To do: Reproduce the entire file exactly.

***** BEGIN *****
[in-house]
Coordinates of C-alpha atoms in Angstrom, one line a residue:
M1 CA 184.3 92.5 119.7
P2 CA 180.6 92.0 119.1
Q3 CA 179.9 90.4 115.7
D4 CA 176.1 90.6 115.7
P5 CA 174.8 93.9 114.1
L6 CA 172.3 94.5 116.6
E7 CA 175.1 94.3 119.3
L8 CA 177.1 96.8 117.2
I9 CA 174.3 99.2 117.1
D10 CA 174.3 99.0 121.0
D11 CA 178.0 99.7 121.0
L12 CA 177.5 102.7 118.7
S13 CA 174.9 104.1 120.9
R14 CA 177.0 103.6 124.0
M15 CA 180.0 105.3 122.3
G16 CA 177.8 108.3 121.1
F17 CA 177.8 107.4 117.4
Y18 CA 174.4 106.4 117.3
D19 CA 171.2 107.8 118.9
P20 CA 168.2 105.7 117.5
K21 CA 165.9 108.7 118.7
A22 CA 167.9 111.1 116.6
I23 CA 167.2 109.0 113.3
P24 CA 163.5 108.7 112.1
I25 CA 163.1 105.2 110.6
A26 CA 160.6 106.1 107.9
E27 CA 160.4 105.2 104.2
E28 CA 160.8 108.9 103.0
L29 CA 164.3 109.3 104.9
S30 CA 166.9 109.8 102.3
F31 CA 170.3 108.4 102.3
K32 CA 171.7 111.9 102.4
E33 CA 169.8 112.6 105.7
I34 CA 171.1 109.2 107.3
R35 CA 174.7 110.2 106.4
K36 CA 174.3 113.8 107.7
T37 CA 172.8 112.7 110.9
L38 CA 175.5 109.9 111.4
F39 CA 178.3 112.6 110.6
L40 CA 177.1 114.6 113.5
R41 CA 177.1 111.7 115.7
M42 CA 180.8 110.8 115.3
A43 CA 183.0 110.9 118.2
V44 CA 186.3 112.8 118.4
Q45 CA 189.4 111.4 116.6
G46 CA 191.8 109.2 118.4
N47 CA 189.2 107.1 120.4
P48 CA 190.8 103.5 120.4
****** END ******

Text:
[in-house]
Coordinates of C-alpha atoms in Angstrom, one line a residue:
M1 CA 184.3 92.5 119.7
P2 CA 180.6 92.0 119.1
Q3 CA 179.9 90.4 115.7
D4 CA 176.1 90.6 115.7
P5 CA 174.8 93.9 114.1
L6 CA 172.3 94.5 116.6
E7 CA 175.1 94.3 119.3
L8 CA 177.1 96.8 117.2
I9 CA 174.3 99.2 117.1
D10 CA 174.3 99.0 121.0
D11 CA 178.0 99.7 121.0
L12 CA 177.5 102.7 118.7
S13 CA 174.9 104.1 120.9
R14 CA 177.0 103.6 124.0
M15 CA 180.0 105.3 122.3
G16 CA 177.8 108.3 121.1
F17 CA 177.8 107.4 117.4
Y18 CA 174.4 106.4 117.3
D19 CA 171.2 107.8 118.9
P20 CA 168.2 105.7 117.5
K21 CA 165.9 108.7 118.7
A22 CA 167.9 111.1 116.6
I23 CA 167.2 109.0 113.3
P24 CA 163.5 108.7 112.1
I25 CA 163.1 105.2 110.6
A26 CA 160.6 106.1 107.9
E27 CA 160.4 105.2 104.2
E28 CA 160.8 108.9 103.0
L29 CA 164.3 109.3 104.9
S30 CA 166.9 109.8 102.3
F31 CA 170.3 108.4 102.3
K32 CA 171.7 111.9 102.4
E33 CA 169.8 112.6 105.7
I34 CA 171.1 109.2 107.3
R35 CA 174.7 110.2 106.4
K36 CA 174.3 113.8 107.7
T37 CA 172.8 112.7 110.9
L38 CA 175.5 109.9 111.4
F39 CA 178.3 112.6 110.6
L40 CA 177.1 114.6 113.5
R41 CA 177.1 111.7 115.7
M42 CA 180.8 110.8 115.3
A43 CA 183.0 110.9 118.2
V44 CA 186.3 112.8 118.4
Q45 CA 189.4 111.4 116.6
G46 CA 191.8 109.2 118.4
N47 CA 189.2 107.1 120.4
P48 CA 190.8 103.5 120.4